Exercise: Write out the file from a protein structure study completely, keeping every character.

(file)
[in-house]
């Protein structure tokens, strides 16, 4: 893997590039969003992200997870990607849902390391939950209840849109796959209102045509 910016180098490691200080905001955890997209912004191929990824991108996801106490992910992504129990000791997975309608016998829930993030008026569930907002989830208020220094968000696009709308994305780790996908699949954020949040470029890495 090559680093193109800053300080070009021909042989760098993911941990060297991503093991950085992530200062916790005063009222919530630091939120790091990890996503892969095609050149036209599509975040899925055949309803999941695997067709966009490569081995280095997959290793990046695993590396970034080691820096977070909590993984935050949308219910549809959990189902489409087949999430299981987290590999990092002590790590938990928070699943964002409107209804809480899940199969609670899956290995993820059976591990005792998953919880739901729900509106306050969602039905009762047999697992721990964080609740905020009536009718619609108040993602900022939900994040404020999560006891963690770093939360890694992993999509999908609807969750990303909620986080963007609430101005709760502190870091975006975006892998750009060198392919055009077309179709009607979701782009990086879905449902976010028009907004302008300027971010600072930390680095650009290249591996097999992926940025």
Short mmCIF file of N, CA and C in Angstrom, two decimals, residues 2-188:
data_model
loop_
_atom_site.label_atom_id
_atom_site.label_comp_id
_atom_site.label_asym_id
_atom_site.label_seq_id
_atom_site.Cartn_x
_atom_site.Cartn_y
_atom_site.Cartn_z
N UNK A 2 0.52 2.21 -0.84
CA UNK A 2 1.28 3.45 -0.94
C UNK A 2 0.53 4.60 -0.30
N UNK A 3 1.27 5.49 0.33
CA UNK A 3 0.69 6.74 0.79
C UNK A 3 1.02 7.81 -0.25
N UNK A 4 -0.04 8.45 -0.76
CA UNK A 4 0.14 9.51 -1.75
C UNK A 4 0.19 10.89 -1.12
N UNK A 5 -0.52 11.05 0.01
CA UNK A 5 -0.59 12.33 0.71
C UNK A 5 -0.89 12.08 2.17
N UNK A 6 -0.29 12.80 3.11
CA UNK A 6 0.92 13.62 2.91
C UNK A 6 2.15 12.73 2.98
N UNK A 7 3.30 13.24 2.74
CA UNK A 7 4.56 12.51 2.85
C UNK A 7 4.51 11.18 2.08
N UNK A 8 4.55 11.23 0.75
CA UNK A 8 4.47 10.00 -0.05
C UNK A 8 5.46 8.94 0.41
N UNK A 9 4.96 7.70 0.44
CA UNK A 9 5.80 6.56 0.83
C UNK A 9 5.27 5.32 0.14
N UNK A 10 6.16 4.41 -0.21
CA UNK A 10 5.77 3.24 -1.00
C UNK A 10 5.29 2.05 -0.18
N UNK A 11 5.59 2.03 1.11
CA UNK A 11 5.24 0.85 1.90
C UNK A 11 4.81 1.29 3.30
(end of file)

[in-house]
């Protein structure tokens, strides 16, 4: 893997590039969003992200997870990607849902390391939950209840849109796959209102045509 910016180098490691200080905001955890997209912004191929990824991108996801106490992910992504129990000791997975309608016998829930993030008026569930907002989830208020220094968000696009709308994305780790996908699949954020949040470029890495 090559680093193109800053300080070009021909042989760098993911941990060297991503093991950085992530200062916790005063009222919530630091939120790091990890996503892969095609050149036209599509975040899925055949309803999941695997067709966009490569081995280095997959290793990046695993590396970034080691820096977070909590993984935050949308219910549809959990189902489409087949999430299981987290590999990092002590790590938990928070699943964002409107209804809480899940199969609670899956290995993820059976591990005792998953919880739901729900509106306050969602039905009762047999697992721990964080609740905020009536009718619609108040993602900022939900994040404020999560006891963690770093939360890694992993999509999908609807969750990303909620986080963007609430101005709760502190870091975006975006892998750009060198392919055009077309179709009607979701782009990086879905449902976010028009907004302008300027971010600072930390680095650009290249591996097999992926940025």
Short mmCIF file of N, CA and C in Angstrom, two decimals, residues 2-188:
data_model
loop_
_atom_site.label_atom_id
_atom_site.label_comp_id
_atom_site.label_asym_id
_atom_site.label_seq_id
_atom_site.Cartn_x
_atom_site.Cartn_y
_atom_site.Cartn_z
N UNK A 2 0.52 2.21 -0.84
CA UNK A 2 1.28 3.45 -0.94
C UNK A 2 0.53 4.60 -0.30
N UNK A 3 1.27 5.49 0.33
CA UNK A 3 0.69 6.74 0.79
C UNK A 3 1.02 7.81 -0.25
N UNK A 4 -0.04 8.45 -0.76
CA UNK A 4 0.14 9.51 -1.75
C UNK A 4 0.19 10.89 -1.12
N UNK A 5 -0.52 11.05 0.01
CA UNK A 5 -0.59 12.33 0.71
C UNK A 5 -0.89 12.08 2.17
N UNK A 6 -0.29 12.80 3.11
CA UNK A 6 0.92 13.62 2.91
C UNK A 6 2.15 12.73 2.98
N UNK A 7 3.30 13.24 2.74
CA UNK A 7 4.56 12.51 2.85
C UNK A 7 4.51 11.18 2.08
N UNK A 8 4.55 11.23 0.75
CA UNK A 8 4.47 10.00 -0.05
C UNK A 8 5.46 8.94 0.41
N UNK A 9 4.96 7.70 0.44
CA UNK A 9 5.80 6.56 0.83
C UNK A 9 5.27 5.32 0.14
N UNK A 10 6.16 4.41 -0.21
CA UNK A 10 5.77 3.24 -1.00
C UNK A 10 5.29 2.05 -0.18
N UNK A 11 5.59 2.03 1.11
CA UNK A 11 5.24 0.85 1.90
C UNK A 11 4.81 1.29 3.30